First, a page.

It is believed that the periaqueductal gray (PAG) receives afferent signals for arousal and awakening from the limbic and reticular systems and sequentially stimulates the nearby central caudate nucleus (CCN) of the oculomotor nerve complex and, in turn, the LPS (10). Although the nuclear control of the LPS is considered unpaired, the premotor control of the muscles is partially lateralized (7,9). Schmidtke and Buttner-Ennever (10) hypothesized that perhaps the phylogenetically old concept of the LPS being innervated by contralateral neurons may be retained at the premotor level. Stimulation of the PAG, which lies directly dorsal to the oculomotor nucleus, has been shown in animal studies to elicit both unilateral and bilateral eyelid retraction (7,10). Moreover, supranuclear and cerebral lesions can cause either unilateral or bilateral reduction of LPS tonus (10).

It has been suggested that perhaps the manual elevation of the eyelid by the patient represents a geste antagoniste similar to that in eyelid opening apraxia after blepharospasm (7). In patients who had spontaneous resolution of symptoms after 3–4 minutes, the stimulation of the CCN is likely delayed. This may lead to prolonged rapid eye movement sleep muscle atonia or localized sleep paralysis of the eyelid. It is likely that spontaneous resolution would occur in all the patients if allowed sufficient time, but most patients are disturbed by the ptosis and will voluntarily elevate the eyelid.

Some ophthalmologists may attribute our patients' symptoms to the overnight effects of dry eye. As the eyes dry out, mucus seals the lid margins, and air and fluid are expressed between the eyelids, creating a suction effect and causing mechanical difficulty of opening the eyes on awakening. We believe this unlikely as only 2 of our patients had examination findings consistent with dry eye syndrome. The common unilaterality of the AEO and the relatively young age of many of our patients make dry eye an unlikely explanation. Typically, these patients complain of foreign body sensation, grittiness, and tired red eyes worse at the end of the day and worse in areas of low humidity. Nine of the 11 patients did not voice such complaints and failed to show anterior segment pathology. In addition, lubricating ointment did not improve the symptoms in patients who had persistent AEO. Finally, since dry eye syndrome is a very common ophthalmologic problem, one would expect that ophthalmologists would encounter many more patients with AEO than is currently reported.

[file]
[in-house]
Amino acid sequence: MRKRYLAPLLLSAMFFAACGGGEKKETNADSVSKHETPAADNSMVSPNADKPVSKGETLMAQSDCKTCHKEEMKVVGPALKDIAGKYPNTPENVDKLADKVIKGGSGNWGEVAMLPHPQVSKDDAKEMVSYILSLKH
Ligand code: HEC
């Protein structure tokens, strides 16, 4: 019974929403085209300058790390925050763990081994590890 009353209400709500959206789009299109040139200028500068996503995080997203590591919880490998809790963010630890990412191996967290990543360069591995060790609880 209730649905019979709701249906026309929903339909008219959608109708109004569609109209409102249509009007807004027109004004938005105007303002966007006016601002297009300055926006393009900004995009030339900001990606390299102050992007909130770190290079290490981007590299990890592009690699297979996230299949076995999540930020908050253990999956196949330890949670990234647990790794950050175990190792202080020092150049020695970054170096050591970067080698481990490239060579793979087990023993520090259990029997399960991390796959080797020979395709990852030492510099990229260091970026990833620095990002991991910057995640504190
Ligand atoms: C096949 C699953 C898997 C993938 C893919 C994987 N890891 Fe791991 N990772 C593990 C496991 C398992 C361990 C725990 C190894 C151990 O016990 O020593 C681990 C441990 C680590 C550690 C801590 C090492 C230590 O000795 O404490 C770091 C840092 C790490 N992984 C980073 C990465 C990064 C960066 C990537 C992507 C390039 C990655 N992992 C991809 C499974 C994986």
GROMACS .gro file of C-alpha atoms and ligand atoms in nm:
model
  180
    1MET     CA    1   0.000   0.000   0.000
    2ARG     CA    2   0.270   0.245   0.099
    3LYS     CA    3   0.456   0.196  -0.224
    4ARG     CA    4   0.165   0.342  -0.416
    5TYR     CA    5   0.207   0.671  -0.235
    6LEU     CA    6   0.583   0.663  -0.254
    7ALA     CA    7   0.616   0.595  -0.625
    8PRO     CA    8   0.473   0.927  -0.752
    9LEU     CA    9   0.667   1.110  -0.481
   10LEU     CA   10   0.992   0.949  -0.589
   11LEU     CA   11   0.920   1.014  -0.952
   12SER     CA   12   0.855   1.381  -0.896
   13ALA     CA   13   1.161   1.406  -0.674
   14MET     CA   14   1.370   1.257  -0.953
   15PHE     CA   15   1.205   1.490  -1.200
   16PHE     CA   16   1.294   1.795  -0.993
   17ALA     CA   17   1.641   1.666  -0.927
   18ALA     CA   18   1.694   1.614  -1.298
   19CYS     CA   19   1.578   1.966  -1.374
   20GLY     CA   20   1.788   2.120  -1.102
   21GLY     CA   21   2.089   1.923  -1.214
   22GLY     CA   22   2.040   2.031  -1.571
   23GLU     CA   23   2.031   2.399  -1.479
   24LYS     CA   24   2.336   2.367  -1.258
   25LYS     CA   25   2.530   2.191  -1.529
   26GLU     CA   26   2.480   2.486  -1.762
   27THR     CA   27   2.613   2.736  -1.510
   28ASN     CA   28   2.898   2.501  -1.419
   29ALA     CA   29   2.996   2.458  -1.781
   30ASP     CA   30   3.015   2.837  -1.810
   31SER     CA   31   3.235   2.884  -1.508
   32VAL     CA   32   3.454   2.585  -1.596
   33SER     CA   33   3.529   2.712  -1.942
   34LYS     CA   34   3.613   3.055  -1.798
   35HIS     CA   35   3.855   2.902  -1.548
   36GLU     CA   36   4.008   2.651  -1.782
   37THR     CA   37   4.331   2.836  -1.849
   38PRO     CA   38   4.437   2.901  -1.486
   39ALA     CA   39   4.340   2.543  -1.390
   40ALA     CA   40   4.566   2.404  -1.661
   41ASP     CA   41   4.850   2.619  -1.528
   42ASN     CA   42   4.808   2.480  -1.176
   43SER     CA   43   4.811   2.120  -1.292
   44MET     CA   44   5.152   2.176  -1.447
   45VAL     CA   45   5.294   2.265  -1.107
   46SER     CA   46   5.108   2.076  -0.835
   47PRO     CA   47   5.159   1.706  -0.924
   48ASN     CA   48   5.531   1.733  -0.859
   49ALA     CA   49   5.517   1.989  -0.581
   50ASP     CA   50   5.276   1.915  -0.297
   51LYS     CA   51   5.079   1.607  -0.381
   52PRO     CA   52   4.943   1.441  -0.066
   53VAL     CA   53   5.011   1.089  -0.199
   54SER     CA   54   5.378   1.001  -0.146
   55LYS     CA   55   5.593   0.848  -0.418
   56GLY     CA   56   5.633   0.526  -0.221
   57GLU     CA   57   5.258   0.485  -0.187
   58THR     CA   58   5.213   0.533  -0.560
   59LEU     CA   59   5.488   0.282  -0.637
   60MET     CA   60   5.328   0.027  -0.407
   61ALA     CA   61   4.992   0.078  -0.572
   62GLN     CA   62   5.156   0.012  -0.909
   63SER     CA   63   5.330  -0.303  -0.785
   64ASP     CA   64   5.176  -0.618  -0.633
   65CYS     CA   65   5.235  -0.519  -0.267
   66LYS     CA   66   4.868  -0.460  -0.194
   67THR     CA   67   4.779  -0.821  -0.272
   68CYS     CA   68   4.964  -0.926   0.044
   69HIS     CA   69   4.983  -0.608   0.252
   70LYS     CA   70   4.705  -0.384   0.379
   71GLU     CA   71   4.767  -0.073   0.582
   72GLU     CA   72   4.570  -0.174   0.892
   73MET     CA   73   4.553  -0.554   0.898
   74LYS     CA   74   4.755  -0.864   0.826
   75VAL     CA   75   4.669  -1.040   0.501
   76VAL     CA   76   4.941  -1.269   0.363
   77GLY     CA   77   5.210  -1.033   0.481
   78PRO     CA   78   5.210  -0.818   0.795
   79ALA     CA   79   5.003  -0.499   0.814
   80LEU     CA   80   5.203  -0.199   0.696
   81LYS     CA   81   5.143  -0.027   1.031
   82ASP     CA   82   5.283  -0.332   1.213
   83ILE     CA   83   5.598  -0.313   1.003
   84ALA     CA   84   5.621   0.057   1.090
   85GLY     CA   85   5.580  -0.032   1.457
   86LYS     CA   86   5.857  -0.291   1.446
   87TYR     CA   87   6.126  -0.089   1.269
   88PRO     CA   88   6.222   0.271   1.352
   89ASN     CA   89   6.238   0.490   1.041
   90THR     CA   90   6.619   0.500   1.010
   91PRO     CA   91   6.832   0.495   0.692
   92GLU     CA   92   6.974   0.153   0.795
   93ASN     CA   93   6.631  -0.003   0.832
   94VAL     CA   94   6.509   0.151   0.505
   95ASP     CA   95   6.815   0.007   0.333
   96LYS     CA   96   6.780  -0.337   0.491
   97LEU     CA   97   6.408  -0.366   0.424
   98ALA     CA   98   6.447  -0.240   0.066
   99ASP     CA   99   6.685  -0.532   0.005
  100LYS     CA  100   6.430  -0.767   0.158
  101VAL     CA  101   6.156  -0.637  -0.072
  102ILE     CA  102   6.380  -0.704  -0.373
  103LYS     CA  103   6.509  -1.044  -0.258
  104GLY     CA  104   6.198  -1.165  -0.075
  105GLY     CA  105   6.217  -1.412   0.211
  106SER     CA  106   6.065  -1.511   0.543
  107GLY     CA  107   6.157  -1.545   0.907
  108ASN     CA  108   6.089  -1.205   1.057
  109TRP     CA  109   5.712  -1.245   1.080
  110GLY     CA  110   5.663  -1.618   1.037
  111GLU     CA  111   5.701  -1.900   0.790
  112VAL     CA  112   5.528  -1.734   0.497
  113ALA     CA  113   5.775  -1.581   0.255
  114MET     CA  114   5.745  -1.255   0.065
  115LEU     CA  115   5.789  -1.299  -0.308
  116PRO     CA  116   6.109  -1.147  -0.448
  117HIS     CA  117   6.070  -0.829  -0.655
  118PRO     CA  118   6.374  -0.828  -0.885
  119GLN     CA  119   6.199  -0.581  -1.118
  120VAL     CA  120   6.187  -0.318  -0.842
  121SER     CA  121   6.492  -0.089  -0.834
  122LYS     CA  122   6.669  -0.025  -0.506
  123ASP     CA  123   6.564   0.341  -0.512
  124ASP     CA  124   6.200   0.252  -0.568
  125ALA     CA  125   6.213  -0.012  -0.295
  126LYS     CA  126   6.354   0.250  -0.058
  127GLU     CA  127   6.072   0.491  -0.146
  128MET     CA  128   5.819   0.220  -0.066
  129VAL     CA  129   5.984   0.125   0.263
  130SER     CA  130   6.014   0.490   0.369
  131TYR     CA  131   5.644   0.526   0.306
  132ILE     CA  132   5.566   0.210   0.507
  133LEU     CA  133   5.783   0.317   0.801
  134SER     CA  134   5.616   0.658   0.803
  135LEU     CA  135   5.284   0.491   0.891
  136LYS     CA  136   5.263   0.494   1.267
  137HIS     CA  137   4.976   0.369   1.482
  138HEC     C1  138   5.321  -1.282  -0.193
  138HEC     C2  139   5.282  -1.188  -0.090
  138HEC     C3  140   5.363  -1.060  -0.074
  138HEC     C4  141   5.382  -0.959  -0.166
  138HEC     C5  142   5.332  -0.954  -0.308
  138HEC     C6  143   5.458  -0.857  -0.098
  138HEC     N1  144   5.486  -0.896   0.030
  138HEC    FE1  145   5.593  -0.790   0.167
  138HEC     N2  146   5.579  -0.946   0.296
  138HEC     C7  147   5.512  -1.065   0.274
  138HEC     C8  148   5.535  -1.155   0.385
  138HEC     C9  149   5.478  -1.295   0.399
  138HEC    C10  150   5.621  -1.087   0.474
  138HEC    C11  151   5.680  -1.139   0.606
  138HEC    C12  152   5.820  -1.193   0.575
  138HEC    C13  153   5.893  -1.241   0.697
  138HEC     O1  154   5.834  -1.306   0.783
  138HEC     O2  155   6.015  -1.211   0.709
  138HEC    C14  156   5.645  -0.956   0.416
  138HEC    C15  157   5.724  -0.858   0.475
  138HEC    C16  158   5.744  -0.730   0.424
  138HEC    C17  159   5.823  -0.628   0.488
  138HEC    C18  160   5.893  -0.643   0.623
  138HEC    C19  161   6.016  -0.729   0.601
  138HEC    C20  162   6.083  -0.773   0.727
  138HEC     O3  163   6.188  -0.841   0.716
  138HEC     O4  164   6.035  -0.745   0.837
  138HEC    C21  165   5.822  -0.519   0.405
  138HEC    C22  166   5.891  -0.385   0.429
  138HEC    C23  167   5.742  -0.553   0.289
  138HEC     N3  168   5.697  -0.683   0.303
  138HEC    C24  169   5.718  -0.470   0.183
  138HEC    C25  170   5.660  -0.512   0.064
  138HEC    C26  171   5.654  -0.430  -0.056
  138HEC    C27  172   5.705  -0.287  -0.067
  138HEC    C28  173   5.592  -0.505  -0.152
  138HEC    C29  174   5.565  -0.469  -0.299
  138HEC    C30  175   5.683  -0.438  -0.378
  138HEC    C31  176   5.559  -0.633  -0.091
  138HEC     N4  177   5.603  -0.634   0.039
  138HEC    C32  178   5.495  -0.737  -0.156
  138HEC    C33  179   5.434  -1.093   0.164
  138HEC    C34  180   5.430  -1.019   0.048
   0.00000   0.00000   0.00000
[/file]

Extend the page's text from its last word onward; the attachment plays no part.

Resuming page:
Interestingly, 7 of our 11 patients had a medical history of one or more autoimmune diseases. By contrast, only 1 of the 5 patients reported by Cherian and Foroozan (7) had a history of an autoimmune disease, perhaps because of a smaller sample size. The fact that autoimmune diseases are more common in Caucasian women may explain why our patients share the same demographic. Interestingly, based on our literature review, no systemic autoimmune disease has been associated with AEO only on awakening from sleep.

Our case series was limited by the retrospective nature of the study. The fact that our patients were gathered from 3 separate centers creates a lack of standardization in gathering examination findings, as well as systematic ancillary laboratory testing and neuroimaging. Nevertheless, our study and previous reports indicate that AEO on awakening is a benign disorder requiring patient reassurance rather than undertaking extensive laboratory testing and neuroimaging.


Category 1: a. Conception and design: S. N. Reggie, J. J. Chen, M. S. Lee, and S. M. Chung; b. Acquisition of data: S. N. Reggie, J. J. Chen, M. S. Lee, and S. M. Chung; c. Analysis and interpretation of data: S. N. Reggie, J. J. Chen, M. S. Lee, and S. M. Chung.

Category 2: a. Drafting the manuscript: S. N. Reggie, J. J. Chen, M. S. Lee, and S. M. Chung; b: Revising it for intellectual content: S. N. Reggie, J. J. Chen M. S. Lee, and S. M. Chung.

Category 3: a. Final approval of the completed manuscript: S. N. Reggie, J. J. Chen, M. S. Lee, and S. M. Chung.


S. N. Reggie had full access to all the data in the study and takes responsibility for the integrity of the data and the accuracy of the data analysis.